In 1973’s San Fernando Valley, child-actor Gary Valentine is getting ready to have his high-school yearbook photo taken. However, marching past him is the woman of his dreams. Alana Kane is 25, a photographer’s assistant and has no interest in talking to some precocious school kid. Yet, Gary is a boy who takes his chances and he asks her out on a date. What follows are friendships, fall-outs and an undeniable attraction that still manages to surf all the madnesses that Hollywood can throw at them.
… Licorice Pizza is a quality film that finds another route home, albeit down a familiar path.
So, whilst Paul Thomas Anderson’s ninth feature finds itself in a headlong sleigh-ride of great movies this year, it’s still one that has plenty of unpacked moments to offer you. With a solid narrative that bounces back forth between the twin debuts of Cooper Hoffman (son of the late Philip Seymour Hoffman) and Alana Haim (from the band *Haim*), this really is a film with nervous joy at its heart. Also, by deliberately ditching any nods towards high-concept themes or a probing subplot, this is probably the happiest Paul Thomas Anderson movie I’ve ever seen. Spiritually closer to Boogie Nights than the pervasive darkness of Let There Be Blood,* this is more Once Upon A Time In Hollywood meets George Lucas’s American Graffiti.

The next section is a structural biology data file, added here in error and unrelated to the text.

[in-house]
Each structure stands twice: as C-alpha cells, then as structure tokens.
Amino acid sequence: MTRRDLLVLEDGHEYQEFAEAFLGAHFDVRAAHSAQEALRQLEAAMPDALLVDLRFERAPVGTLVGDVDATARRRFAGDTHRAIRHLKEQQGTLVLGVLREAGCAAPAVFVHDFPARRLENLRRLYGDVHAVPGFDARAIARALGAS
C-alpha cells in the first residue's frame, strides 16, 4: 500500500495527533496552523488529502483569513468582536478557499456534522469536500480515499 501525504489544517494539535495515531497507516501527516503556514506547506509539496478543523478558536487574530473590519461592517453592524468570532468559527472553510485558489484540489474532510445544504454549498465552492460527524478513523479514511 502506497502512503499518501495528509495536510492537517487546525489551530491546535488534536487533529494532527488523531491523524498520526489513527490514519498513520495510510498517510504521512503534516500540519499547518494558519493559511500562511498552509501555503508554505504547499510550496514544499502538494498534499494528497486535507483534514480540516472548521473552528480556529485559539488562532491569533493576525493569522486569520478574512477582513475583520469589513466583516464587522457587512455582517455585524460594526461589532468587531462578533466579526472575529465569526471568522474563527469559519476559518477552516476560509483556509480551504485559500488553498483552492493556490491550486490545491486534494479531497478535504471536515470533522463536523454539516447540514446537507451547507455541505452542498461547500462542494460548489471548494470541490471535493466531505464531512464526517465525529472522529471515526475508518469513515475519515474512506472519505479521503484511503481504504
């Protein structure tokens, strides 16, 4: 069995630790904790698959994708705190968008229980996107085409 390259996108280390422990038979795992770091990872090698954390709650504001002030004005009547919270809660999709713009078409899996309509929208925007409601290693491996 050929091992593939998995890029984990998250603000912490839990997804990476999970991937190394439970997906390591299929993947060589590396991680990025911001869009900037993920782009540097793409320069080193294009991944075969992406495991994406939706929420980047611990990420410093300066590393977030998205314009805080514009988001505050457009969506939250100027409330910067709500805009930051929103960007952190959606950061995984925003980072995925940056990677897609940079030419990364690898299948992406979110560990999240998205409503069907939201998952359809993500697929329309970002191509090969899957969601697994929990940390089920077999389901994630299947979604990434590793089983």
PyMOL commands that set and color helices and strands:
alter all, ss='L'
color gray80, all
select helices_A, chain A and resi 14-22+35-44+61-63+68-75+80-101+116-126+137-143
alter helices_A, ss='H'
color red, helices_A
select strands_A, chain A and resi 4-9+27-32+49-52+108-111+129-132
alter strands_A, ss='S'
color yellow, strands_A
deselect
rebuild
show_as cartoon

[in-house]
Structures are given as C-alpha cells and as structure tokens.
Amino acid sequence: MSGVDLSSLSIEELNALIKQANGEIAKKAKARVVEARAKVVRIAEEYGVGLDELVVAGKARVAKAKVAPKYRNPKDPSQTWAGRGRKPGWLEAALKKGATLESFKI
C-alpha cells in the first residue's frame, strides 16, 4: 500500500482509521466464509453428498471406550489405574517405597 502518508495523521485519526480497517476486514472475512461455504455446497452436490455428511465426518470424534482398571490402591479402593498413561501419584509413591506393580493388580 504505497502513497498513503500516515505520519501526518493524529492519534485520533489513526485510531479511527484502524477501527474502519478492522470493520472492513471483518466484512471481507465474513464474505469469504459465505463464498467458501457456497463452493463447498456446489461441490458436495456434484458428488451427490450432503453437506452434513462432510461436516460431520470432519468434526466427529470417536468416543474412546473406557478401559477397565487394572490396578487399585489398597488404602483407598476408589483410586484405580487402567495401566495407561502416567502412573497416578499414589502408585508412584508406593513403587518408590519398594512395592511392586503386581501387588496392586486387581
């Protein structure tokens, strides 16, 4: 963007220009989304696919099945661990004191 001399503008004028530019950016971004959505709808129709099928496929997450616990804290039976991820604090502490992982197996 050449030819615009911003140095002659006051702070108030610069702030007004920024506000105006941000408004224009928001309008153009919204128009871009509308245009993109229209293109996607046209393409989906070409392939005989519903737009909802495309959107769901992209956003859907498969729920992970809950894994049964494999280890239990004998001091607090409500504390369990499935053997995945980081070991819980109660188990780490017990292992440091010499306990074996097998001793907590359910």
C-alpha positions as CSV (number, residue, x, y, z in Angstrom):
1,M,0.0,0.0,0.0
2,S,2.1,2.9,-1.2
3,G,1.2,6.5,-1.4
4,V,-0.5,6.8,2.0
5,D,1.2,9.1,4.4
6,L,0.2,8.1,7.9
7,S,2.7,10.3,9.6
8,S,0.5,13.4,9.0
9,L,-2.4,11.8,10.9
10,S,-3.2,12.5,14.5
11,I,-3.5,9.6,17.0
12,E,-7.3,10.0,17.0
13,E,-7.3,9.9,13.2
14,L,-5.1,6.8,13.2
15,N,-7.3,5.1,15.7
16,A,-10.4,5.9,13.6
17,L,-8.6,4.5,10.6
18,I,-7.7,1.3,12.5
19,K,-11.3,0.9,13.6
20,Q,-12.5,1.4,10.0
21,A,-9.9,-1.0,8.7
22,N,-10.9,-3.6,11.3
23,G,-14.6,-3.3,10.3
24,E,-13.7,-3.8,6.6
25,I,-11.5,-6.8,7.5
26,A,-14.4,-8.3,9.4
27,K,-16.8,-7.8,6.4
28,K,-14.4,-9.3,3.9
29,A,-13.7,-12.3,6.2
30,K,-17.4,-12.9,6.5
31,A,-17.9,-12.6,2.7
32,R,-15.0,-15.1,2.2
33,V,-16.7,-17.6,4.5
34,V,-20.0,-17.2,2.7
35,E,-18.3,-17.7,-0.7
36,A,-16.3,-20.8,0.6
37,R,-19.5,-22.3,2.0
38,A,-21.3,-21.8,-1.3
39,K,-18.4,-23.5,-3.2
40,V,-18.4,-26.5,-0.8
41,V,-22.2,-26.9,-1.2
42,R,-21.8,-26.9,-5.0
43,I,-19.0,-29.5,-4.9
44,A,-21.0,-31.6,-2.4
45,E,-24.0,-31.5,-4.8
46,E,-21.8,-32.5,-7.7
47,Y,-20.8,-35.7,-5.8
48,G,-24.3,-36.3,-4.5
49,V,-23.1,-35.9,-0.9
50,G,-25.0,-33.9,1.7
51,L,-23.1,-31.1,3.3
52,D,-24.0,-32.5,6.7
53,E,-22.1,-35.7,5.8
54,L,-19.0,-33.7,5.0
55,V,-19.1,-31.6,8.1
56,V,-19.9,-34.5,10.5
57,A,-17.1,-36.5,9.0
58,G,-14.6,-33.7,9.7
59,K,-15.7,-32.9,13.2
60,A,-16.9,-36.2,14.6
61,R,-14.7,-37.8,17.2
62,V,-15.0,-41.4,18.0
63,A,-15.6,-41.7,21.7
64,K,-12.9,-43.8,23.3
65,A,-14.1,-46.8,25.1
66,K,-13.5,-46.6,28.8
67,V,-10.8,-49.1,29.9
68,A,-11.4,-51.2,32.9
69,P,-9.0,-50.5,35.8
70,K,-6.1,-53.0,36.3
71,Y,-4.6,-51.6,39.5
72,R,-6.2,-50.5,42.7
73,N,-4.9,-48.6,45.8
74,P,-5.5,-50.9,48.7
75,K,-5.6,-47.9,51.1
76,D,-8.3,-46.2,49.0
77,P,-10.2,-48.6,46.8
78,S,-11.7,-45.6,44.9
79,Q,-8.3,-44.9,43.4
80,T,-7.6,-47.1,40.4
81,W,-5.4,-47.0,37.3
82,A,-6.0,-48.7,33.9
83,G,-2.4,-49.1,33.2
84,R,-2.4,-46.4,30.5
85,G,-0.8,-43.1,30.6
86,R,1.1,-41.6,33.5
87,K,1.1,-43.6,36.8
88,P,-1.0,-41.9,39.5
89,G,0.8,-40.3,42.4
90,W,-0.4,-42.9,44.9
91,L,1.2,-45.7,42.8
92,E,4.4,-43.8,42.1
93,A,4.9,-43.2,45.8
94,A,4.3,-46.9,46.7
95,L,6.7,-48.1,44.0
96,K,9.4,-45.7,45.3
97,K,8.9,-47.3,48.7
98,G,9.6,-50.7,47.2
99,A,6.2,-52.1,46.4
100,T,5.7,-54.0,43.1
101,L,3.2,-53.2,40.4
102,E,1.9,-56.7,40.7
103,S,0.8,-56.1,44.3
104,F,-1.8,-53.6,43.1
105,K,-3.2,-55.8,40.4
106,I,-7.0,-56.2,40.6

Channelling the awkwardnesses of adolescent youth against adult excesses and temptations that only 1970s California could offer, you have a film here that is both periodic and contemporary.
Typically revelling in the use of an ensemble cast, there are plenty of individually cinematic moments and squirm-inducing laughs. From John C. Reilly’s blink-and-you’ll-miss-him moment as Herman Munster to possibly the most offensively funny use of Japanese you’ll ever hear, Licorice Pizza‘s oversized toppings just keep falling out of the screen. Whether it’s Sean Penn as a faded action star Jack Holden or Bradley Cooper smashing up the screen as a rampant Jon Peters, I’m already grinning at the thought of them.
With so many great vignettes and no mawkish over-the-shoulder nostalgic glances, Licorice Pizza is a quality film that finds another route home, albeit down a familiar path. So, if you’re tired of the pineapple pizazz of superhero movies and repetitive revenge flicks that don’t go anywhere, then grab a slice of Licorice Pizza. It’s an odd combo I know, but I’m pretty sure you’ll find it to your taste.